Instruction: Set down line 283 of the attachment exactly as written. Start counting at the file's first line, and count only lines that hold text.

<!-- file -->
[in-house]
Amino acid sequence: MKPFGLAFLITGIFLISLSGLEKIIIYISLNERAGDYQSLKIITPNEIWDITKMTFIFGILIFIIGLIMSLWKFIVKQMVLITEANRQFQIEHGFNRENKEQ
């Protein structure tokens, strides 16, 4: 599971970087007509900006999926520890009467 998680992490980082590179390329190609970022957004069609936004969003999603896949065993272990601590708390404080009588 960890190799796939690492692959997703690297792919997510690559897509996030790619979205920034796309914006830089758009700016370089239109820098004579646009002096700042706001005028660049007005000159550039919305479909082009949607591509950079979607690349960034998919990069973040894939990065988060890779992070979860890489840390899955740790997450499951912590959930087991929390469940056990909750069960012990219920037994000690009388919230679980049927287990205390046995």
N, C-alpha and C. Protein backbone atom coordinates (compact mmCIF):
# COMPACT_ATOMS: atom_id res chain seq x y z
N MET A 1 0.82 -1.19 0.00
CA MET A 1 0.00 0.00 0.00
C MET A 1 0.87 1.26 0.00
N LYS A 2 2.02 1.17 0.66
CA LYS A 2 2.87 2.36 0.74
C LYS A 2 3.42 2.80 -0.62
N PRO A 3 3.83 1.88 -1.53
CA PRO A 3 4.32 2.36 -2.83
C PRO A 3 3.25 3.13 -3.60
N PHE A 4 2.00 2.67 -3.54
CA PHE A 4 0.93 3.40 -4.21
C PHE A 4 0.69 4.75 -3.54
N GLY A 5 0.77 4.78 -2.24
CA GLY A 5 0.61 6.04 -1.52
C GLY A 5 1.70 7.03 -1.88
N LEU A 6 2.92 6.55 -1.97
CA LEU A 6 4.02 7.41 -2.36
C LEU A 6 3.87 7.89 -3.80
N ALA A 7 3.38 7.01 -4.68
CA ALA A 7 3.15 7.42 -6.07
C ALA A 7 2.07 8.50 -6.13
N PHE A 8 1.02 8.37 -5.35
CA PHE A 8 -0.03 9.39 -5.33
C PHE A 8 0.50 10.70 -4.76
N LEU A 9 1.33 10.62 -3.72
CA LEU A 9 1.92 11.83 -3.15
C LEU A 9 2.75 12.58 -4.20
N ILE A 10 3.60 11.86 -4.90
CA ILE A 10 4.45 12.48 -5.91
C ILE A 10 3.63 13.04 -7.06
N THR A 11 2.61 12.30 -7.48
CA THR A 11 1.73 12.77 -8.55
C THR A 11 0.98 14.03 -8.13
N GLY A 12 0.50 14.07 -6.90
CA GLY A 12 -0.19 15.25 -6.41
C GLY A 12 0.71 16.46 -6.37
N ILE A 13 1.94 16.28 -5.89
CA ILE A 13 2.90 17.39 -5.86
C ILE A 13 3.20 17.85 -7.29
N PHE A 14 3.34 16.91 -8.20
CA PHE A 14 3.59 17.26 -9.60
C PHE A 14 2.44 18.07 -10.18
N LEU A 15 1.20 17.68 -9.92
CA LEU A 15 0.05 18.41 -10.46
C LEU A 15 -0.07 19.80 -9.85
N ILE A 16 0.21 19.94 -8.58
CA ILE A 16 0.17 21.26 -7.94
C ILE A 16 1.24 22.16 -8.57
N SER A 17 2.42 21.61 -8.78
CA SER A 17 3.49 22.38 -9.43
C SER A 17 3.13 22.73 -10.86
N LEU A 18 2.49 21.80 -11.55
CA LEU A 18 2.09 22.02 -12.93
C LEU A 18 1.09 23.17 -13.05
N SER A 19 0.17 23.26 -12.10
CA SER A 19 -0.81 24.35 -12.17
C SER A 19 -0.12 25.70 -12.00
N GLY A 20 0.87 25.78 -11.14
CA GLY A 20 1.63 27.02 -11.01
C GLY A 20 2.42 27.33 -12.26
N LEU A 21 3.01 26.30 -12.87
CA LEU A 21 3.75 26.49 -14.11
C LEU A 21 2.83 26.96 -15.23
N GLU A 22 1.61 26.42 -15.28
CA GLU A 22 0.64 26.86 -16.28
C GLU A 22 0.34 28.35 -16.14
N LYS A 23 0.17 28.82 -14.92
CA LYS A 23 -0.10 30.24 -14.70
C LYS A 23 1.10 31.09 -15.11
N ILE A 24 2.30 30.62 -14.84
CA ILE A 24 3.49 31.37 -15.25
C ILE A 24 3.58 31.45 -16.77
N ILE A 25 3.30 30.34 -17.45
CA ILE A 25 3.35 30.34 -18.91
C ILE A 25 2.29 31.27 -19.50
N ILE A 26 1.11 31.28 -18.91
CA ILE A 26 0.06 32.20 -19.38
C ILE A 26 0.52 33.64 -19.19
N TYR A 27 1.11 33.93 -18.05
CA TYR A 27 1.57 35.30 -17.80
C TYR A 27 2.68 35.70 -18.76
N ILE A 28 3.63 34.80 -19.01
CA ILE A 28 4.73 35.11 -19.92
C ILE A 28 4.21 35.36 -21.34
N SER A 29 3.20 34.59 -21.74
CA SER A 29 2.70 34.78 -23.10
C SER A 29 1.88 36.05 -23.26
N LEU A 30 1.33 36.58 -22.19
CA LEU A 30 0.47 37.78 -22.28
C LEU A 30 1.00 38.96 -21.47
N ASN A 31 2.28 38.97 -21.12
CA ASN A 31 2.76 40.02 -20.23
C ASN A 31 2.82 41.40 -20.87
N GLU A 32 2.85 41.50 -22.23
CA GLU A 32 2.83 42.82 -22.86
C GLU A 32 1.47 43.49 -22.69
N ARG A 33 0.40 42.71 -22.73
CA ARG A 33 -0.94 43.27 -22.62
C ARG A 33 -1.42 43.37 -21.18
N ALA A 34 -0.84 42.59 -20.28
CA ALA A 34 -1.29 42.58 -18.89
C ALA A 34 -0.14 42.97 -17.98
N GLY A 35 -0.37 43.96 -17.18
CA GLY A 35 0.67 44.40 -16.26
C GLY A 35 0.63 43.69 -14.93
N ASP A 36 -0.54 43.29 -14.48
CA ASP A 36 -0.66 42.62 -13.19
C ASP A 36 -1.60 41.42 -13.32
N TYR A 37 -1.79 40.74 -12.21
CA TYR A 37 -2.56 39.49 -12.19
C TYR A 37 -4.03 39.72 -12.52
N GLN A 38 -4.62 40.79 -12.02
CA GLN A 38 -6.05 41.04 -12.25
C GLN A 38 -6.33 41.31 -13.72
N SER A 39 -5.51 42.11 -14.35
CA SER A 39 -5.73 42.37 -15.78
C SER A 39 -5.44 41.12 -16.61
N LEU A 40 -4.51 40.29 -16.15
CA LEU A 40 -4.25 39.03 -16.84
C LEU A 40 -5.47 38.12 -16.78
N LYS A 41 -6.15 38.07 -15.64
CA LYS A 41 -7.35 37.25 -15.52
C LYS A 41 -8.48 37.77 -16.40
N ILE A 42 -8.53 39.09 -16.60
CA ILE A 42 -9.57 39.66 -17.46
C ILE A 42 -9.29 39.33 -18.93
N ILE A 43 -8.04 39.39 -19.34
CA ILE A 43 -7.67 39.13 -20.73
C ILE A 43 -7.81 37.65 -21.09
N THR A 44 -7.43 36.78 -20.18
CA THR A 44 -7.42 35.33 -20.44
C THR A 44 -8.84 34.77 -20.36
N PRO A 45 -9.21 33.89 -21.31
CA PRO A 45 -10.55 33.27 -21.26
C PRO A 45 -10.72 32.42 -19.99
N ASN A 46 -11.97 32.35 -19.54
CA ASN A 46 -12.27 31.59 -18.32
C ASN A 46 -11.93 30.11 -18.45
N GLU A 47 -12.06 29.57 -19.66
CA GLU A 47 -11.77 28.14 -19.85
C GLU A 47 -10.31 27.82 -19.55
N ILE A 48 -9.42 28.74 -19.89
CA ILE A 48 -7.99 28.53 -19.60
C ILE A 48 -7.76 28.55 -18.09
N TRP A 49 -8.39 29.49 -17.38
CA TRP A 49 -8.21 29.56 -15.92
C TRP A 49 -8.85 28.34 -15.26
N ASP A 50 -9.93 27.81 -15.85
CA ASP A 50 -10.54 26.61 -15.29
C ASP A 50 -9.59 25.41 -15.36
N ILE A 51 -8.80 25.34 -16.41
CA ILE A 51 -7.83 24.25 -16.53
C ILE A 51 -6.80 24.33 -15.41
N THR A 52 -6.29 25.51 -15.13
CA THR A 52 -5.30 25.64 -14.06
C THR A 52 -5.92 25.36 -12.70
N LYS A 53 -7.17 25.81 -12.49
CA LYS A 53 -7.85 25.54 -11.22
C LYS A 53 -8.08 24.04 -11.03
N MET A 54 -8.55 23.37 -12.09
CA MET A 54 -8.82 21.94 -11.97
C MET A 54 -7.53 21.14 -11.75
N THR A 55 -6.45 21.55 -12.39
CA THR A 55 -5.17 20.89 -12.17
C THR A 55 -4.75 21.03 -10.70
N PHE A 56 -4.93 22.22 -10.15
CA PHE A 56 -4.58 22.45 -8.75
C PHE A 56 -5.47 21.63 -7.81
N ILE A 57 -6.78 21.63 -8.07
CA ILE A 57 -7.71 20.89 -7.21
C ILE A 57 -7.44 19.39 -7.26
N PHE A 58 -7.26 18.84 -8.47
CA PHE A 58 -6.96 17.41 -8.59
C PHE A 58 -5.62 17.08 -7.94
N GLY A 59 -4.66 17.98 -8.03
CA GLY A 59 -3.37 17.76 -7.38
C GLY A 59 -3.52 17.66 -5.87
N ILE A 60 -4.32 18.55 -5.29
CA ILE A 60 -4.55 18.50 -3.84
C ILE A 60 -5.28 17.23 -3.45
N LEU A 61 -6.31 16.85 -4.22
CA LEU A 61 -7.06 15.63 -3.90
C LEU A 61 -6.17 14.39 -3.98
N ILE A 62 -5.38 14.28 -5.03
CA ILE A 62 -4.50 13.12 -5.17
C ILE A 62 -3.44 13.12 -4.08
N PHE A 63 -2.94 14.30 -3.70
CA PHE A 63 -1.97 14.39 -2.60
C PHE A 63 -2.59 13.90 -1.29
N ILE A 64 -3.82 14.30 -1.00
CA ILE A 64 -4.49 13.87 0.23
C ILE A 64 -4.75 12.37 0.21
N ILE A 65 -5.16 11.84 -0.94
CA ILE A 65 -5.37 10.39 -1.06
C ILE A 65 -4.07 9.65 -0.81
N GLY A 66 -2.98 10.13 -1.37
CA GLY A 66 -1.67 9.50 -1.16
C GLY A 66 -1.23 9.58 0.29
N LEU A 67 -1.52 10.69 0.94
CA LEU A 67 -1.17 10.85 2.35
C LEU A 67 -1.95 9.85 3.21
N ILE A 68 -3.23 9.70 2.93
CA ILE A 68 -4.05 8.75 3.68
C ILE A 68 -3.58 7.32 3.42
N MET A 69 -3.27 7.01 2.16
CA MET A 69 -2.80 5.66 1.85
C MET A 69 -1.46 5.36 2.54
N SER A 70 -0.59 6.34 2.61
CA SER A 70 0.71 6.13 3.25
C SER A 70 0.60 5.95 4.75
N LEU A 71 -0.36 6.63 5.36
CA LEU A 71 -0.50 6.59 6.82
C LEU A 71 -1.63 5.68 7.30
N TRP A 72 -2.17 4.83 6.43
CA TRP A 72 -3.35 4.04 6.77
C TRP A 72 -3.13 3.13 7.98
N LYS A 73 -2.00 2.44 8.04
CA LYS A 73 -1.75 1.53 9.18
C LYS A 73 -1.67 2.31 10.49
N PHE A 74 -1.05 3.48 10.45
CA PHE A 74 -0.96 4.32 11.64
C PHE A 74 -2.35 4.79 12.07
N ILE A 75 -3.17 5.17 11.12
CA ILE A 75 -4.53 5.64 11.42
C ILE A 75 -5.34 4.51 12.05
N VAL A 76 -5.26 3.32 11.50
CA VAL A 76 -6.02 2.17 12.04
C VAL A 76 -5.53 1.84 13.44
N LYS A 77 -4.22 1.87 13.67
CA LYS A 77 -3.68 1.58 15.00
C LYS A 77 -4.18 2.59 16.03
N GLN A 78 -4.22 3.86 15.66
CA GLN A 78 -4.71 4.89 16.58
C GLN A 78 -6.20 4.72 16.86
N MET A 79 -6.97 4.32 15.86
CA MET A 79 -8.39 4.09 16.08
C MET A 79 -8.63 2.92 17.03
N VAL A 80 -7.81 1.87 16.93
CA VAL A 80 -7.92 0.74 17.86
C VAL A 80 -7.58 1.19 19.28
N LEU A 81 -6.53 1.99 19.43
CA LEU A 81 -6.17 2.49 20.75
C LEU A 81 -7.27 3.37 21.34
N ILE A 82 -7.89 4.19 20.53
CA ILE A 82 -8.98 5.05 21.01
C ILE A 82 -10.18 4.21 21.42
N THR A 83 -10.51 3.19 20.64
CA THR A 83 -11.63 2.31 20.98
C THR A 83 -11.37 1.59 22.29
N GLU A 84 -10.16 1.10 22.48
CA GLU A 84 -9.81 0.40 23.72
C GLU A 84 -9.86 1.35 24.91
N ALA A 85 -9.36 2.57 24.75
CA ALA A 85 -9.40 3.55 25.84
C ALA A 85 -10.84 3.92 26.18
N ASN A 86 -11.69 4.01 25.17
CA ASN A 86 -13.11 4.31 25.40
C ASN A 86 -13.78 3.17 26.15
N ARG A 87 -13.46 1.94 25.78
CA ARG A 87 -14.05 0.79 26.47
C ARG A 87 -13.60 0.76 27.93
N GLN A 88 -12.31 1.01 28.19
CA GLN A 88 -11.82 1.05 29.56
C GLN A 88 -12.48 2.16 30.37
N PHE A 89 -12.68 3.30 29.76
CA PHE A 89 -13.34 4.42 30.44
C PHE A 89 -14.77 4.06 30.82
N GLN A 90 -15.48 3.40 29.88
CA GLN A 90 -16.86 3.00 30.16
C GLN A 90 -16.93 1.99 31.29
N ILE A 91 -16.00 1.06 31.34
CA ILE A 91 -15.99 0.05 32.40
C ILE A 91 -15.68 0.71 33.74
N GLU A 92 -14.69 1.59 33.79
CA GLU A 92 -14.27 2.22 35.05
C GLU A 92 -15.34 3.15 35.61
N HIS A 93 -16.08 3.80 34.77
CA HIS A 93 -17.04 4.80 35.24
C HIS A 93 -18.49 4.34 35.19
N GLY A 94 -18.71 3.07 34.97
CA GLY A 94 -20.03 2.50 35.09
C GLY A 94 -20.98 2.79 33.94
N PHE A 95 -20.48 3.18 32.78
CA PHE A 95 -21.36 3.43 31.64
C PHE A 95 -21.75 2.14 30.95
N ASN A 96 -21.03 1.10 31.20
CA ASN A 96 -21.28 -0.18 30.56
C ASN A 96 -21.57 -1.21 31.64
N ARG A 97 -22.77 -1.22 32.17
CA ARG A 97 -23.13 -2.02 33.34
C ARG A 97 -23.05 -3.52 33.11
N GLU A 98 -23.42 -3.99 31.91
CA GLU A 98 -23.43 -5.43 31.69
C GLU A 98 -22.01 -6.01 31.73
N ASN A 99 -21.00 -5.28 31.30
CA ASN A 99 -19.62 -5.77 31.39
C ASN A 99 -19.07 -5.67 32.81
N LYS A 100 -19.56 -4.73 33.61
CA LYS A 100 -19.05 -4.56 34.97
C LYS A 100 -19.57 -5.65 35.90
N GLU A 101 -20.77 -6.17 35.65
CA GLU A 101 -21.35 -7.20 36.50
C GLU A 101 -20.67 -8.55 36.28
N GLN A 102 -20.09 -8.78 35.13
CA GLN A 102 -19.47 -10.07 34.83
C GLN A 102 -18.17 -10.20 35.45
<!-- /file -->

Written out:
CA HIS A 93 -17.04 4.80 35.24